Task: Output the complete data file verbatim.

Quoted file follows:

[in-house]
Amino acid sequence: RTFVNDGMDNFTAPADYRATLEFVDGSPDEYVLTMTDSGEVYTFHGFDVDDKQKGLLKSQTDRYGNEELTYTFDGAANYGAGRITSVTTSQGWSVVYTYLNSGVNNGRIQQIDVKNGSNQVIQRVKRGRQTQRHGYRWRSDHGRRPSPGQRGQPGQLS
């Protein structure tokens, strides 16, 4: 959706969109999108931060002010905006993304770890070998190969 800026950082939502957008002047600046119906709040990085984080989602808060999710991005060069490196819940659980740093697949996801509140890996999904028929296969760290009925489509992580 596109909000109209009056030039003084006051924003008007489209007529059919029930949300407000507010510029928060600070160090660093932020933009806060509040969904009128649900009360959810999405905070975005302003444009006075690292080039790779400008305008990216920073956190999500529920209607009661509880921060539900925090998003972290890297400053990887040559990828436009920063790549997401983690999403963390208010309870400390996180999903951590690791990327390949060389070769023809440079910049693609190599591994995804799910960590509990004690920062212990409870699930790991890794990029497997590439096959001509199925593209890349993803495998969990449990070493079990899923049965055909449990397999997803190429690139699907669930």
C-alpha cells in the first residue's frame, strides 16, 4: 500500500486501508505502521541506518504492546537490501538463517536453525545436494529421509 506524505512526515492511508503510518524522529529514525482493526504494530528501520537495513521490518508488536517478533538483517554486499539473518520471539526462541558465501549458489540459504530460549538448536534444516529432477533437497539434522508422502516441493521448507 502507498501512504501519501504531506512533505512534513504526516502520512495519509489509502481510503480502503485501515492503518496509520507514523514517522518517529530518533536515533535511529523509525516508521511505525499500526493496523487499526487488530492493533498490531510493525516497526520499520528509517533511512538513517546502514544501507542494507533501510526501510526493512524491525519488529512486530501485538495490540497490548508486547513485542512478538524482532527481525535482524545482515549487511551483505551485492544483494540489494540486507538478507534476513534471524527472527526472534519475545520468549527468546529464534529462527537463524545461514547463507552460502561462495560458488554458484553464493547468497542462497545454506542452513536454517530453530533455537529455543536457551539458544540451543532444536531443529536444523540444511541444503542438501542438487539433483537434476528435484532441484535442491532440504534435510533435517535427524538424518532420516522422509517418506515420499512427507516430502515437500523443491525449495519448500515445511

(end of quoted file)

[in-house]
Amino acid sequence: RTFVNDGMDNFTAPADYRATLEFVDGSPDEYVLTMTDSGEVYTFHGFDVDDKQKGLLKSQTDRYGNEELTYTFDGAANYGAGRITSVTTSQGWSVVYTYLNSGVNNGRIQQIDVKNGSNQVIQRVKRGRQTQRHGYRWRSDHGRRPSPGQRGQPGQLS
């Protein structure tokens, strides 16, 4: 959706969109999108931060002010905006993304770890070998190969 800026950082939502957008002047600046119906709040990085984080989602808060999710991005060069490196819940659980740093697949996801509140890996999904028929296969760290009925489509992580 596109909000109209009056030039003084006051924003008007489209007529059919029930949300407000507010510029928060600070160090660093932020933009806060509040969904009128649900009360959810999405905070975005302003444009006075690292080039790779400008305008990216920073956190999500529920209607009661509880921060539900925090998003972290890297400053990887040559990828436009920063790549997401983690999403963390208010309870400390996180999903951590690791990327390949060389070769023809440079910049693609190599591994995804799910960590509990004690920062212990409870699930790991890794990029497997590439096959001509199925593209890349993803495998969990449990070493079990899923049965055909449990397999997803190429690139699907669930």
C-alpha cells in the first residue's frame, strides 16, 4: 500500500486501508505502521541506518504492546537490501538463517536453525545436494529421509 506524505512526515492511508503510518524522529529514525482493526504494530528501520537495513521490518508488536517478533538483517554486499539473518520471539526462541558465501549458489540459504530460549538448536534444516529432477533437497539434522508422502516441493521448507 502507498501512504501519501504531506512533505512534513504526516502520512495519509489509502481510503480502503485501515492503518496509520507514523514517522518517529530518533536515533535511529523509525516508521511505525499500526493496523487499526487488530492493533498490531510493525516497526520499520528509517533511512538513517546502514544501507542494507533501510526501510526493512524491525519488529512486530501485538495490540497490548508486547513485542512478538524482532527481525535482524545482515549487511551483505551485492544483494540489494540486507538478507534476513534471524527472527526472534519475545520468549527468546529464534529462527537463524545461514547463507552460502561462495560458488554458484553464493547468497542462497545454506542452513536454517530453530533455537529455543536457551539458544540451543532444536531443529536444523540444511541444503542438501542438487539433483537434476528435484532441484535442491532440504534435510533435517535427524538424518532420516522422509517418506515420499512427507516430502515437500523443491525449495519448500515445511